clearcontext1.JPGAs we assert in a recent post about email startups, there’s a problem for people who use email a lot: Too many messages flowing into a single inbox will inevitably overwhelm even the most organized user.

ClearContext, like Xobni (our coverage), wants to help business people handle inbox-overload in Microsoft Outlook, by offering a product that sits on top of Outlook. However, it works a bit differently than Xobni, and with a different end user in mind.

ClearContext helps with project management: sorting and categorizing emails relating to a particular subject, rather than giving more information about senders, which is Xobni’s specialty.

For most of us, new emails appear at the top of the inbox, and then as the day goes by, are buried — and often forgotten. With ClearContext, the user can separate emails according to their priority, set them to re-appear later, delegate them to a different user or file them into various project views.

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Where Xobni is useful for professionals like yours truly at VentureBeat, who deal with large numbers of contacts and constantly shifting priorities, ClearContext is aimed at business users with several large, ongoing projects, but fewer contacts to juggle.

So ClearContext helps give some structure to the user’s day. It allows new email notifications to be selectively turned on or off, giving the user breathing room to work on the actual projects related to their email communications. At other times, users are encouraged to go through and deal with their prioritized emails.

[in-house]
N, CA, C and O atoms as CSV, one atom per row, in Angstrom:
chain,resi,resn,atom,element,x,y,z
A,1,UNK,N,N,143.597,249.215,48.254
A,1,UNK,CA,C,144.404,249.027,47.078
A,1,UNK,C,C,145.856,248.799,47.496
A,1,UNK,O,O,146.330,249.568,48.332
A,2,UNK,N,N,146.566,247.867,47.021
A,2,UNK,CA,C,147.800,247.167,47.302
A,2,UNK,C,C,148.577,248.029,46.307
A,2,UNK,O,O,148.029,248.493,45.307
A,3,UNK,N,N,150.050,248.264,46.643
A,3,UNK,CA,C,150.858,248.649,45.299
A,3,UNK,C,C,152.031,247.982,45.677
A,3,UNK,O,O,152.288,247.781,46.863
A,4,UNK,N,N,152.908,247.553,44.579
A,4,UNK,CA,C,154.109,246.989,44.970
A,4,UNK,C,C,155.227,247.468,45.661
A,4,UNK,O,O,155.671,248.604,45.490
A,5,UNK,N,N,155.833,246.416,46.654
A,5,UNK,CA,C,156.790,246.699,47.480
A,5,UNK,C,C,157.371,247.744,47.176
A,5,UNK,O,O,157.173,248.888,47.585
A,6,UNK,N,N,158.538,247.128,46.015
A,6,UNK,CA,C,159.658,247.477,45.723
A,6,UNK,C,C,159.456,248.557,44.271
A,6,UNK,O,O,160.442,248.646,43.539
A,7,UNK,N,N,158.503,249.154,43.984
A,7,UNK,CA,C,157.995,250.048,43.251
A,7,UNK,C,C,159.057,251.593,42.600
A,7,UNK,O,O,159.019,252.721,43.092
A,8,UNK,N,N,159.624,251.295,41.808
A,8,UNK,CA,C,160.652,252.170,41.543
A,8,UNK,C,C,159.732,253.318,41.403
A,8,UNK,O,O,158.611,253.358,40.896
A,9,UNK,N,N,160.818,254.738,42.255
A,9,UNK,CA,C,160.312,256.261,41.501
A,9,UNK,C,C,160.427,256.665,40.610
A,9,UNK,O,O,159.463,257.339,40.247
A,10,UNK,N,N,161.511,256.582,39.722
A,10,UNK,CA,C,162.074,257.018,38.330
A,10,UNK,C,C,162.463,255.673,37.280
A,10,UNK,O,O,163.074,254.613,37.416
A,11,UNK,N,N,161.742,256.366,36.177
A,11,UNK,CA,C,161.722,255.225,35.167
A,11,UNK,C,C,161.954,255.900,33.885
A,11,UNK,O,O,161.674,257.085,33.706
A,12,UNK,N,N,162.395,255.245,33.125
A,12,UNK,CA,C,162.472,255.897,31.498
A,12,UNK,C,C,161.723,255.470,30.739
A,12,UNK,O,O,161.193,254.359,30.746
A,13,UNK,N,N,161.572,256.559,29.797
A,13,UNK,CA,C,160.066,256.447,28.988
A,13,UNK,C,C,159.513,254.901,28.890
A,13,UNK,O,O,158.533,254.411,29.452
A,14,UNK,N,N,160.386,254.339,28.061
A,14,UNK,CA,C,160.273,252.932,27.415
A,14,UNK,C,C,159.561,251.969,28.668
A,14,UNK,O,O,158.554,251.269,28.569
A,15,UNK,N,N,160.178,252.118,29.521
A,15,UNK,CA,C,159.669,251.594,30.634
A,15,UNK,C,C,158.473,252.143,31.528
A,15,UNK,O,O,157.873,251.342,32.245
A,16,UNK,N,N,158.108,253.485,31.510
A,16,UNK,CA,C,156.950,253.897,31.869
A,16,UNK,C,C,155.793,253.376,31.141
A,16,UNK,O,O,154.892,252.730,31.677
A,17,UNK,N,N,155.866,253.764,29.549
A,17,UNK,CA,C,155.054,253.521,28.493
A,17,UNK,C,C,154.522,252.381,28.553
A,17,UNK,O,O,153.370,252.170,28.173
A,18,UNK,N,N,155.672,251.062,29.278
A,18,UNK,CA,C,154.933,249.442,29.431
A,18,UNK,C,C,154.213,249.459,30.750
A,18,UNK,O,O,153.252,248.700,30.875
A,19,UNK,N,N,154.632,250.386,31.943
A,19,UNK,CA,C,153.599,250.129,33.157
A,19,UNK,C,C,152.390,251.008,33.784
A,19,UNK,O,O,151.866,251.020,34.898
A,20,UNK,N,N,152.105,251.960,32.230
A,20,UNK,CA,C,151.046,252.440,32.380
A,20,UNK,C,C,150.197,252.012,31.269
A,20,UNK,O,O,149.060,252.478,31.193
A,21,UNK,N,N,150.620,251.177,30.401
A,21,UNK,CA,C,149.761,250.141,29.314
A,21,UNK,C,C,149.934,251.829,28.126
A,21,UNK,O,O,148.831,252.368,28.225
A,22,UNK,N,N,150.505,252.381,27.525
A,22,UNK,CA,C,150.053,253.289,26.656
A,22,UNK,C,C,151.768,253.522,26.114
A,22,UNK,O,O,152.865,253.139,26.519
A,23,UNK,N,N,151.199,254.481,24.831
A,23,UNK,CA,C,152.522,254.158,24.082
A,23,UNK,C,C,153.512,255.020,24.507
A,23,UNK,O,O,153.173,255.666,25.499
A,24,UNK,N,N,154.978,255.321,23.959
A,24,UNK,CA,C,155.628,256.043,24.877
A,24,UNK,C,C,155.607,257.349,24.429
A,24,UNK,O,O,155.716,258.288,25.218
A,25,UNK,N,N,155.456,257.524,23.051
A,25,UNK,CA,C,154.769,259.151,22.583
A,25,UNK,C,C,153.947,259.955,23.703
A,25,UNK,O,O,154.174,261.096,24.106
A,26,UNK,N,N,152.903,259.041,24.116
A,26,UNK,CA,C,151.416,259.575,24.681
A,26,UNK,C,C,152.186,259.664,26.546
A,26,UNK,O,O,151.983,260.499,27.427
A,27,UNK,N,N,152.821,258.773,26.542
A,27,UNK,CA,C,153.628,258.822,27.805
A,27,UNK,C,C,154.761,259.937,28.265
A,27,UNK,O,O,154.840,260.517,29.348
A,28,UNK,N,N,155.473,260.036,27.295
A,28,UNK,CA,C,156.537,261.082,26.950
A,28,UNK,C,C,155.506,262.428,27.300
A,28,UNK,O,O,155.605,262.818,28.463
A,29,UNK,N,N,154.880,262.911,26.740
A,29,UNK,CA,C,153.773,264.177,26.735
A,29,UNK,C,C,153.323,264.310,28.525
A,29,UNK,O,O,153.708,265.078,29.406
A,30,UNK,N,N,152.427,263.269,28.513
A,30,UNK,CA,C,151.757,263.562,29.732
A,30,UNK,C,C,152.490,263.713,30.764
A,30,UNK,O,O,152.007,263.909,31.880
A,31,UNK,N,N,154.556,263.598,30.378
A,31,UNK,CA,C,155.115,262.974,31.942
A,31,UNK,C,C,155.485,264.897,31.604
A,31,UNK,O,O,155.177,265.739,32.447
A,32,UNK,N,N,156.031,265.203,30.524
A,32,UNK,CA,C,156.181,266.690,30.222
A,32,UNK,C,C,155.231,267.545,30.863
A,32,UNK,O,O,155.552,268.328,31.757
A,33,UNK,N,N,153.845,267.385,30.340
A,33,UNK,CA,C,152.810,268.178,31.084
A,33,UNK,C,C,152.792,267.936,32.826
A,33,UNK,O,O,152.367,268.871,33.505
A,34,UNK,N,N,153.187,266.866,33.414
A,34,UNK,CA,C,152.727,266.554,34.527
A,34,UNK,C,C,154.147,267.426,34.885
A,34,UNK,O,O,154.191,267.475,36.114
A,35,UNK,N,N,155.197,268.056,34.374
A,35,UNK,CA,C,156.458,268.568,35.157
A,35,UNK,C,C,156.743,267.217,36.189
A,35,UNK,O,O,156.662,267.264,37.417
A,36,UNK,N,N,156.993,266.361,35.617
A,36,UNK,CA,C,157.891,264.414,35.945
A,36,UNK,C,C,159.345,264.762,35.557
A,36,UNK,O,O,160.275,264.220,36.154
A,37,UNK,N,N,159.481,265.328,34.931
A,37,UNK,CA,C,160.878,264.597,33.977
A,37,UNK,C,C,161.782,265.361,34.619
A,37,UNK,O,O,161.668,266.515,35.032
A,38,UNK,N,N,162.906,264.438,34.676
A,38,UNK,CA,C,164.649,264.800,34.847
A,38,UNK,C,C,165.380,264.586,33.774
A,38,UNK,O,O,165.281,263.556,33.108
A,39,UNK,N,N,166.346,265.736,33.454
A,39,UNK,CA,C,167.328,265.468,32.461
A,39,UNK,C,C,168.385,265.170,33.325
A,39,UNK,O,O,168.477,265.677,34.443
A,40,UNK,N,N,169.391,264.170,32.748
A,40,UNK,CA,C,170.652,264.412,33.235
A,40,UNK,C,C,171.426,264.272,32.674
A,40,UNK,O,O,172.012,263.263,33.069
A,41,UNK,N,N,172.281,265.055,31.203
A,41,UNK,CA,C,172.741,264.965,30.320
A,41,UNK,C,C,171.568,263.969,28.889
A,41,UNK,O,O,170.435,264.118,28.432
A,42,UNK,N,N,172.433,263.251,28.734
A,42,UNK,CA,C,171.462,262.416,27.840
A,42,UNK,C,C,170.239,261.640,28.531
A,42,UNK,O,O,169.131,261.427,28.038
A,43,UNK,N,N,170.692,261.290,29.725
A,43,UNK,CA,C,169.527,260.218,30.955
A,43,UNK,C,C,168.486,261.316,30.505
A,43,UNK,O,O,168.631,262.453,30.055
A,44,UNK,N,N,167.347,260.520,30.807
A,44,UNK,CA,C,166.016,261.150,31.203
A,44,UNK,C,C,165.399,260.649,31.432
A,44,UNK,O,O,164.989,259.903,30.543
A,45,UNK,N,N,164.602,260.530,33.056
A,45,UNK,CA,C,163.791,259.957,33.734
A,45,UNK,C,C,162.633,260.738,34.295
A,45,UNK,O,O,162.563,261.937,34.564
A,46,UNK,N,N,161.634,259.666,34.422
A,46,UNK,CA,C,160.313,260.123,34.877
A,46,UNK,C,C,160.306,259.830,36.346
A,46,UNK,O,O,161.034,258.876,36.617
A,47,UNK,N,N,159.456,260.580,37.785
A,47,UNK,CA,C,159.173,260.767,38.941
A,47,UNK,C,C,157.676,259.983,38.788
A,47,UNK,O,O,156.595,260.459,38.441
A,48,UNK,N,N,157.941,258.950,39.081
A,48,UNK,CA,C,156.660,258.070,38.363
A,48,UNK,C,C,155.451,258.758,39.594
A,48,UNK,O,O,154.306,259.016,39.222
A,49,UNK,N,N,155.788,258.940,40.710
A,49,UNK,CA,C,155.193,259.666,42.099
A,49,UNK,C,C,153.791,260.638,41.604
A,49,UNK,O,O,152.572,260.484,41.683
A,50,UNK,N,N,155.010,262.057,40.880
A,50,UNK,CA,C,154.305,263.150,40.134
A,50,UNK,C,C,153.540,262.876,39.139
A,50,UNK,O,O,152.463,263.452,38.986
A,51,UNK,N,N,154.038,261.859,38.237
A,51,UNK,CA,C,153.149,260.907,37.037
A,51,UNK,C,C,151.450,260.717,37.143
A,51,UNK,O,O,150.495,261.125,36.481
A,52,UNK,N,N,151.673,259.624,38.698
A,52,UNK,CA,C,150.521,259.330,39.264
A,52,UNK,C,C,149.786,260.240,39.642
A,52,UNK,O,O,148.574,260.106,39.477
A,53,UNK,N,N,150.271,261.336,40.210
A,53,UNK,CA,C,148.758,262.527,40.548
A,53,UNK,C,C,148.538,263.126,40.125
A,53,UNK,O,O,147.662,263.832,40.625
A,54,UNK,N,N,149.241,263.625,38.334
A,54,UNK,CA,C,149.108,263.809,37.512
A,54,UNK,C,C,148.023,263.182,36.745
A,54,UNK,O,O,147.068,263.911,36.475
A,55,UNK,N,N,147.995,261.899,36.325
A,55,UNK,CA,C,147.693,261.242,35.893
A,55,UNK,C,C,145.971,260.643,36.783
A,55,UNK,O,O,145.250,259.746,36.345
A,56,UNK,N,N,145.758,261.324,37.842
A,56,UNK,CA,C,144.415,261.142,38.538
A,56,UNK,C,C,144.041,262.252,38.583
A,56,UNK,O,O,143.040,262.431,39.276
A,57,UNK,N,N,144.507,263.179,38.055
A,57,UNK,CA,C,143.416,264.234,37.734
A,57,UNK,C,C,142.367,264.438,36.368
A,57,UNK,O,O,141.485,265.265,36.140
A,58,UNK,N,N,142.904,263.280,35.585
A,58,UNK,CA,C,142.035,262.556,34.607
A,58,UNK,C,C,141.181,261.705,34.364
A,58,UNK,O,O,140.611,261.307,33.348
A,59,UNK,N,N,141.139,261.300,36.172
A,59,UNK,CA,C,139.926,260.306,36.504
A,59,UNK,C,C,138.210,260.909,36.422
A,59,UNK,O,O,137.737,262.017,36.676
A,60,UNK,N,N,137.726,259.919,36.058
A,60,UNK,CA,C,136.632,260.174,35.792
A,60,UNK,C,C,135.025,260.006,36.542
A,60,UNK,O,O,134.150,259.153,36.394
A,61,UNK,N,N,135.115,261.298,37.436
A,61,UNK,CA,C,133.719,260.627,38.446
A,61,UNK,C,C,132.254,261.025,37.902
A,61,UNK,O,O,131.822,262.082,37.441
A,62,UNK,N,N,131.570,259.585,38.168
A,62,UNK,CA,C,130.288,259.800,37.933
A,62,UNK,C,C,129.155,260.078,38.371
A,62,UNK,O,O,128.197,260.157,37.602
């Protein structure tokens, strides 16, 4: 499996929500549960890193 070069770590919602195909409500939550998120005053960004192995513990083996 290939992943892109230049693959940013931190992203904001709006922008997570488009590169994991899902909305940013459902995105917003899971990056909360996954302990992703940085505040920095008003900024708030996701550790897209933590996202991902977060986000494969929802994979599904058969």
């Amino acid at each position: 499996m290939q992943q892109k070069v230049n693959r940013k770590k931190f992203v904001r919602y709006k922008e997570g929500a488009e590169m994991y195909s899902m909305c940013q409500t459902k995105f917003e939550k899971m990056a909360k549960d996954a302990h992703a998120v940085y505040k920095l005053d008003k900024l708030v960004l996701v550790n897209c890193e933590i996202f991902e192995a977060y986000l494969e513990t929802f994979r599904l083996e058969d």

Dealing with email volume is the purpose behind both Xobni and ClearContext. Deva Hazarika, ClearContext’s founder, said his software is generally only useful for people who receive more than 50 emails each day.

ClearContext isn’t the first startup taking the project management approach. Orla, for instance, a United Kingdom company, centers around a simple “4D” process for ditching, delegating away or taking some other action for specific email. Xobni threads email conversations to make them understandable, Zimbra allows its users to hide unimportant emails and collaborate on projects.

However, the specific attention ClearContext pays to its target group pays off. The software looked slick and easy to manage during a demo — intuitive, just as email should be.

The new product, IMS v4, is launching this morning. It’s for paying customers, but the company also maintains a free version, found here.

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